These shelves offer a snapshot of how Geography was represented in public life in the UK somewhere between about 1970 and the mid-1980s, in so far as the books acquired by school and University libraries but also by local public libraries are an indication of that. Standing there, in front of them all, you get a strong sense of the 1970s having been a little bit of a golden age for Geography publishing in the UK, with a wide range of book length research monographs and edited collections reviewing and promoting geography as a science, and in particular human geography as a social science (an age when publishers such as Heinemann, Croom Helm, Arnold, and Hutchinson all had important geography lists it seems). Many of the books on these shelves are ones I can remember, at least from the covers if not necessarily from actually reading them, from when I was an undergraduate in the late 1980s. They seemed a little dated even then, which might have been a design issue in some cases, but also had to do with the way in which the intellectual substance of many of the books you can find in the Bookbarn had, already by then, been framed as standing on one said of a divide between ‘radical’ and not-so-radical geography, which was overlain onto the mutually hostile methodological chauvinisms on both sides. I liked the radical stuff (the only book on the shelves at the Bookbarn which really counts as an influential one for my own intellectual formation is 1984’s Geography and Gender: An Introduction to Feminist Geography, by the IBG’s Women and Geography Study Group). Amazingly in hindsight, did an undergraduate degree in which one didn’t actually have to take any notice of ‘quantitative’ and statistical approaches at all if you didn’t want to (I don’t as a result share the antipathy towards those approaches often felt by people once forced to sit through what, way back when, were not very well taught classes promoting them; nor the sense of self-righteousness often attached to ‘qualitative’ approaches that is the flip-side of generation-shaping ‘Bad-Stats’ experiences). The books I have in mind (some of which I bought – they are dead cheap), are expressions of the “methodological ferment” that transformed Geography from the 1950s onwards, primarily through the adoption, development and refinement of statistical techniques and mathematical modelling to spatial patterns, processes and forms. You can trace the emergence of whole new sub-disciplines in the wake of this modernization in the books in the Bookbarn: of urban geography, for example, in Harold Carter’s The Study of Urban Geography, David Herbert’s Urban Geography: A Social Perspective, and Ron Johnston’s City and Society; or of development geography, in Akin Mabogunje’s The Development Process: A Spatial Perspective or David Grigg’s The Harsh Lands; as well as the traces of approaches that sound suddenly contemporary again (e.g. The Political Geography of the Oceans). The books gathering dust on these shelves were, I guess, integral to the institutionalisation of geography-as-(social)science as higher education expanded during the 1970s, and are testament to what I can’t help thinking of as ‘IBG-Geography’, expressions of an assertive discipline framed in no small part by turning away from the associations of geography with merely descriptive accounts of far away places In his wonderful genealogy of modern social science in Britain, which is very geographical without saying much about Geography, Identities and Social Change in Britain, Mike Savage does identify human geography as exemplifying the adoption of social scientific expertise in what were traditionally conceived of and practised as humanities disciplines: “Foremost amongst these was human geography, which largely abandoned its focus on the culture and traditions of fixed regional spaces and forged close relationships with sociology and anthropology and self-identified as a social science.” It’s the books through which this process of self-identification was enacted that are all sitting in the Bookbarn. You can even find here evidence of that moment when it was possible to imagine human geography and physical geography having common intellectual grounds, and not only ones based in shared methodologies, but even in shared philosophical assumptions (I picked up a copy of Bob Bennett’s and Dick Chorley’s Environmental Systems: Philosophy, Analysis and Control, which is rather prescient in its presentation of the synthesizing promise of systems theory, now all the rage again in somewhat different, resilient, form).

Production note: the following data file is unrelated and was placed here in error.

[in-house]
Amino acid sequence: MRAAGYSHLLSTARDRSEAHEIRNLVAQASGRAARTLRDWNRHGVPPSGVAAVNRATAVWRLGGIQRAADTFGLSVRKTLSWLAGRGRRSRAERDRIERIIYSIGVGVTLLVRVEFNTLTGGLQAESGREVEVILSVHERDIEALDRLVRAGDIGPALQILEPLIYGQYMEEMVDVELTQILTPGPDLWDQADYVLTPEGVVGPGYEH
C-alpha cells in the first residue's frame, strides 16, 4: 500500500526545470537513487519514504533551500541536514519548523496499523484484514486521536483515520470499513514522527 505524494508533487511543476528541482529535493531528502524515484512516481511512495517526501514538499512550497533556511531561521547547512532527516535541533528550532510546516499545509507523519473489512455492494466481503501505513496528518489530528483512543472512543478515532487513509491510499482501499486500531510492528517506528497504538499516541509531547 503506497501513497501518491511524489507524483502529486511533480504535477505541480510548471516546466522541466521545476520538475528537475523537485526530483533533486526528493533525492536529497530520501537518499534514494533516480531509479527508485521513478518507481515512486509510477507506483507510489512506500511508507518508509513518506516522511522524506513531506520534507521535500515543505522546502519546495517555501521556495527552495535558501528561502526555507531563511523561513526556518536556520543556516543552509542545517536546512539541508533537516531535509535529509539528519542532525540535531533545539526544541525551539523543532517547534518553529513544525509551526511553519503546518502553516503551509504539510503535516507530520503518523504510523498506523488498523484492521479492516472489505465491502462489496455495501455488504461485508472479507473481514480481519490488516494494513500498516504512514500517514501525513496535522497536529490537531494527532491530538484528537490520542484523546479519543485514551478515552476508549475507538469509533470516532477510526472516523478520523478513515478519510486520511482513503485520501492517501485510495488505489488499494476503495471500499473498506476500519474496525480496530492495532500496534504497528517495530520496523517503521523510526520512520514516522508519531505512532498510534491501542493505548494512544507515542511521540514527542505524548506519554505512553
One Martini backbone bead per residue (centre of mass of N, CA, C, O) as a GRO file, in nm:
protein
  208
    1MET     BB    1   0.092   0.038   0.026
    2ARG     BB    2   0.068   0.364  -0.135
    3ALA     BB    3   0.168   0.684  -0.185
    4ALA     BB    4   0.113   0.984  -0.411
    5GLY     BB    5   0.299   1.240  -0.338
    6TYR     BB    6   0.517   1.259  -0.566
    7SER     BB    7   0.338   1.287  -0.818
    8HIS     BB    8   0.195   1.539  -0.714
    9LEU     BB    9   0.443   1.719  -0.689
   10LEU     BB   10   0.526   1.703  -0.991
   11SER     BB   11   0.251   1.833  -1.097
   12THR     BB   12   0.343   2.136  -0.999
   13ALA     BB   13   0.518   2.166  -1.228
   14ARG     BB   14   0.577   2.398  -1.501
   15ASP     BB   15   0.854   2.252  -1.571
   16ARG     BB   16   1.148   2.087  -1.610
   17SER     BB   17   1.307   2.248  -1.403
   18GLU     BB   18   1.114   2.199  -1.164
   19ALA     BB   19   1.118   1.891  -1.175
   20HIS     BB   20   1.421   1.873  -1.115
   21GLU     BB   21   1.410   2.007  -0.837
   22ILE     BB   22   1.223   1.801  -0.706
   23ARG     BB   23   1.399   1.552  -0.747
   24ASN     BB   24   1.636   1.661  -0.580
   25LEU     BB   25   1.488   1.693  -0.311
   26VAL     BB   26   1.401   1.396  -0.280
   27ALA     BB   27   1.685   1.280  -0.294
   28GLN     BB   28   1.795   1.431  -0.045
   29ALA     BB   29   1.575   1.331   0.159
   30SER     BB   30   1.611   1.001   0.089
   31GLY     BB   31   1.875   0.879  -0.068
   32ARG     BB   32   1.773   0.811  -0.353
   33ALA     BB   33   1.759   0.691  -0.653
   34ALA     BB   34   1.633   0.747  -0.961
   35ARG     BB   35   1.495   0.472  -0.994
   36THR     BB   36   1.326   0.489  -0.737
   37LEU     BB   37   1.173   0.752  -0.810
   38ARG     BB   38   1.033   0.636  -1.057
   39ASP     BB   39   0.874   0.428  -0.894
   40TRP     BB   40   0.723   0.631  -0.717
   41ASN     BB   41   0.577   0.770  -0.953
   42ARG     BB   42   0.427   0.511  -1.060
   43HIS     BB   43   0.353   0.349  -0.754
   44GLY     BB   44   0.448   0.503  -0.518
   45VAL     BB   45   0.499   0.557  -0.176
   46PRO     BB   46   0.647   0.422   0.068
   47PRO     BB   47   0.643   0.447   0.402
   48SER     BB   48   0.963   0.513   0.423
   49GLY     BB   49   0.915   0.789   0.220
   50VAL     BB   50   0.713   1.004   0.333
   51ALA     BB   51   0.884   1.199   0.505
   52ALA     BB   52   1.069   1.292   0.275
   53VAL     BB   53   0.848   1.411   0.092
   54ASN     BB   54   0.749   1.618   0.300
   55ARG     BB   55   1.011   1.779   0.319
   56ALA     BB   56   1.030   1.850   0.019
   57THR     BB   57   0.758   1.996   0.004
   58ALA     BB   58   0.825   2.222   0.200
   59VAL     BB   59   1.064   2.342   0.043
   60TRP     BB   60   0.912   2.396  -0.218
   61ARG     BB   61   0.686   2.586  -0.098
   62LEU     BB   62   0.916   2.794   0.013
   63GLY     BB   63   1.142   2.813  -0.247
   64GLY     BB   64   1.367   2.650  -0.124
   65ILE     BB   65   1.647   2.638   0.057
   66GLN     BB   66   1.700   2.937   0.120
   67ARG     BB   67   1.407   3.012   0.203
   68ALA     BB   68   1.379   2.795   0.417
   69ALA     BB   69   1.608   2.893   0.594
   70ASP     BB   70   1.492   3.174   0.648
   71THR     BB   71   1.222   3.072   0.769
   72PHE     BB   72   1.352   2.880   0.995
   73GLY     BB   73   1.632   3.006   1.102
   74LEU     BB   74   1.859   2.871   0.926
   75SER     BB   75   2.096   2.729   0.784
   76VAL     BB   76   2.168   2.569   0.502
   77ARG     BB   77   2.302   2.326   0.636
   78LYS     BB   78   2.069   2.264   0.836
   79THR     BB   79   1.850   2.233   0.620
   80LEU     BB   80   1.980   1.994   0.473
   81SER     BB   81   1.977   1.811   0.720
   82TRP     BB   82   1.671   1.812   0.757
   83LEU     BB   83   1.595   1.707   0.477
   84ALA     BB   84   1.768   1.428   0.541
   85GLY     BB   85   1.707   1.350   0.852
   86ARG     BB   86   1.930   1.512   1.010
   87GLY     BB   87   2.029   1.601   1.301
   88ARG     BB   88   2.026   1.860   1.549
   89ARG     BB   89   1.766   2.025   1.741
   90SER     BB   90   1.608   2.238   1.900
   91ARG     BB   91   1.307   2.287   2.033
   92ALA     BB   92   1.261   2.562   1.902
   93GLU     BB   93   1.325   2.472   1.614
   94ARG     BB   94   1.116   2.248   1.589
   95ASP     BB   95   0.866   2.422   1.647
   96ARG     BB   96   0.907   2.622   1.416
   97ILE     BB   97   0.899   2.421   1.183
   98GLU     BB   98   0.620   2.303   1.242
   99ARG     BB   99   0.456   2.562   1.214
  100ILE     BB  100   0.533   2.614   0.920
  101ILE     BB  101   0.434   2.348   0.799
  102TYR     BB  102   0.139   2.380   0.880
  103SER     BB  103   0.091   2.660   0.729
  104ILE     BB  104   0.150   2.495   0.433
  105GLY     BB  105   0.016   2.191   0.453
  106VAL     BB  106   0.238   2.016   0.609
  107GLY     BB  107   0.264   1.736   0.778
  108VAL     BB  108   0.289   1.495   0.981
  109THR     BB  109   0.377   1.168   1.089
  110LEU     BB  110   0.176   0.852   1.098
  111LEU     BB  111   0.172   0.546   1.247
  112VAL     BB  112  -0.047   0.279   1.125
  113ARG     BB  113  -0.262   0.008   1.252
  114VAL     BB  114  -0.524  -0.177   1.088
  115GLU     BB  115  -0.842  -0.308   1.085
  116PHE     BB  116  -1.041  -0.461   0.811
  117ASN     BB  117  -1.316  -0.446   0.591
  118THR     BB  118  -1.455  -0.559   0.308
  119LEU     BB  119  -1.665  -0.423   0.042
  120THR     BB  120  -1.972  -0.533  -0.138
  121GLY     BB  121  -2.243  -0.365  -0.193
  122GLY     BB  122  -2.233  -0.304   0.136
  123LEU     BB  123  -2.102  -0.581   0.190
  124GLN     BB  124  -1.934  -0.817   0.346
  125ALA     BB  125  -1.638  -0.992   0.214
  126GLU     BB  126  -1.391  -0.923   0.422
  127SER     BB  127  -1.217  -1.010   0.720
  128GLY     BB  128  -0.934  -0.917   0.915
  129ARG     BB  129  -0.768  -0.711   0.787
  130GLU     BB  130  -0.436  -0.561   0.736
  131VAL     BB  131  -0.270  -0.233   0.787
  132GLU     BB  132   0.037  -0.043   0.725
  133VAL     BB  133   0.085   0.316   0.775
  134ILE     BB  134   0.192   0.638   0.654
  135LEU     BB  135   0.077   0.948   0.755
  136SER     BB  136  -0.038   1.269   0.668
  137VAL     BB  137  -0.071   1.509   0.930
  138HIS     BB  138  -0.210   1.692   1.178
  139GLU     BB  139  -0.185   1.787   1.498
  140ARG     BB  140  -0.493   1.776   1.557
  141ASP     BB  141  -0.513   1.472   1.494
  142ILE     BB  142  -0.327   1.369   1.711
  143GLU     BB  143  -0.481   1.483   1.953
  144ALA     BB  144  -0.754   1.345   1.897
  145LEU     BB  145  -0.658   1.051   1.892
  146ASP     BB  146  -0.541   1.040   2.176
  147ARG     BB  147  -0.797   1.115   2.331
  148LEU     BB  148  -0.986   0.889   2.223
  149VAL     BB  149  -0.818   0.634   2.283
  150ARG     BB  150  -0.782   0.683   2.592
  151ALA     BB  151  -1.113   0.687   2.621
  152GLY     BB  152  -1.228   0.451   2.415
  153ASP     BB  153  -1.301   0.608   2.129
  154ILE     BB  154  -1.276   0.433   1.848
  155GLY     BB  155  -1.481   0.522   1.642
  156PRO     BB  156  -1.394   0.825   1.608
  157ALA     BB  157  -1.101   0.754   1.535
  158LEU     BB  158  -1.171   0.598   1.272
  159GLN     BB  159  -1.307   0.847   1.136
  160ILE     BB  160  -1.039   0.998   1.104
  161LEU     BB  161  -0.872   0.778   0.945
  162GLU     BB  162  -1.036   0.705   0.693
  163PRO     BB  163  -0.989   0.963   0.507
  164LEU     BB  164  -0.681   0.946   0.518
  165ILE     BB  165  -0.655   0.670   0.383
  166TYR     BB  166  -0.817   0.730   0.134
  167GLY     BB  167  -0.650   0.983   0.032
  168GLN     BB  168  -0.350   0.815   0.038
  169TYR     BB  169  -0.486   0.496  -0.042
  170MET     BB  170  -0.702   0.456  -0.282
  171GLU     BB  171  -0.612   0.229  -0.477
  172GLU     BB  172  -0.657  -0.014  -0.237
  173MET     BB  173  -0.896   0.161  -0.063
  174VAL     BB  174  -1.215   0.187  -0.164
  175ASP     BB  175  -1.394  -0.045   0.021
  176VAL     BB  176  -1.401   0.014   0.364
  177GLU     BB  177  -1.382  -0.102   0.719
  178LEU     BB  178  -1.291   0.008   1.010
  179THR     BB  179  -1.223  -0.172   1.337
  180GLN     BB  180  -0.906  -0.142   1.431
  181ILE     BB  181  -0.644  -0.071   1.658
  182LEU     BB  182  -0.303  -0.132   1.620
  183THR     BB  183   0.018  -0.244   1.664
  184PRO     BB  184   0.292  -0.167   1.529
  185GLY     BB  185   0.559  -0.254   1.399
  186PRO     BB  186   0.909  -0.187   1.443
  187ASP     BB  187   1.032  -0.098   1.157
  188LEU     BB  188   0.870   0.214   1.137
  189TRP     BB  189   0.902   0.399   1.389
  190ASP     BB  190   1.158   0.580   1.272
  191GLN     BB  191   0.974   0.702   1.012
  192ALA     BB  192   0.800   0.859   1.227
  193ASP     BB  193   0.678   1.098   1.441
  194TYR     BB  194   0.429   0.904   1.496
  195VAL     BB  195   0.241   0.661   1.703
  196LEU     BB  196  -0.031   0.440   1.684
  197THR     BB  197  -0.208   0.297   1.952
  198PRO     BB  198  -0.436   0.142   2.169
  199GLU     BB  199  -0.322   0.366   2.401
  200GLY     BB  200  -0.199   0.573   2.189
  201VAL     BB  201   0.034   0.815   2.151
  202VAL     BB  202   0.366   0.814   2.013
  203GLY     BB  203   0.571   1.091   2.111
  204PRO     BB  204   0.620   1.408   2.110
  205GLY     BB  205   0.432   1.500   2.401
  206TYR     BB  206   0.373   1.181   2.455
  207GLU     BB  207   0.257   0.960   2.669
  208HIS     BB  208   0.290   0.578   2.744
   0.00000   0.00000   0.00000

Driving home (composing this blog in my head), it occurred to me that this ‘sample’ of books captures the becoming-relevant of geography in this period. You can pick up a copy of David Smith’s Human Geography: A Welfare Approach (with its great front cover) alongside his more technical Patterns in Human Geography, both of which explicitly question the sorts of problems geographers sought to address and the values they sought to advance in addressing them. You can find traces of the divisions between different images of the vocation of geography (stresses and strains captured in the very title of Michael Chisholm’s Human Geography: Evolution or Revolution?). The recurring focus is on issues of spatial analysis, where this involves the delimitation of distinctively spatial processes and spatial forms, but none of these books are aridly methodological – there is plenty of social theory embedded in these books, just not perhaps the sort of (post-)Marxist thought that had become so central to defining the meaning of social theory by the time I was an undergraduate. For example, the OU’s co-published Fundamentals of Human Geography reader, from 1978, includes a piece by Claus Offe on advanced capitalism and the welfare state, a fact which in no small part captures something of the taken-for-granted background of quite a lot of the substance held on these shelves. Assertions of the importance of a newly robust social scientific human geography – such as Studies in Human Geography, a 1973 collection edited by Chisholm and Brian Rodgers and sponsored by the Social Science Research Council as it was then, with the intention to “focus attention on the substantive contribution of geographers to several fields of study” and aimed as much at ‘non-geographers’ as at ‘practising geographers’ (I’m still practising) – were articulated in a context in which it was still assumed that a relatively stable institutional field of ‘planning’ and ‘regional policy’ existed into which geographers could speak with authority and influence. By the time I was an undergraduate, this stability no longer existed, and I was inducted into geography in a context in which it was the dissolution of that stable field which generated all the most exciting intellectual energies (you can pick up a copy of Martin and Rowthorn’s The Geography of De-Industrialisation at the Bookbarn too, from 1986, a book which pretty much captures the moment, as do the slightly later of OU edited course books on The Economy in Question and Politics in Transition, which are also there). By the time I was a graduate student, in the early 1990s, as those stable fields of ‘relevance’ further dwindled, the sorts of “critical human geography” that I settled into was rapidly reshaped around theoretically sophisticated forms of analysis which were really good at identifying the possibilities of political purchase for academic analysis in situations where it seemed, at first look, to have disappeared (a pattern of analysis which continues to frame an awful lot of work in human geography, probably including most of mine).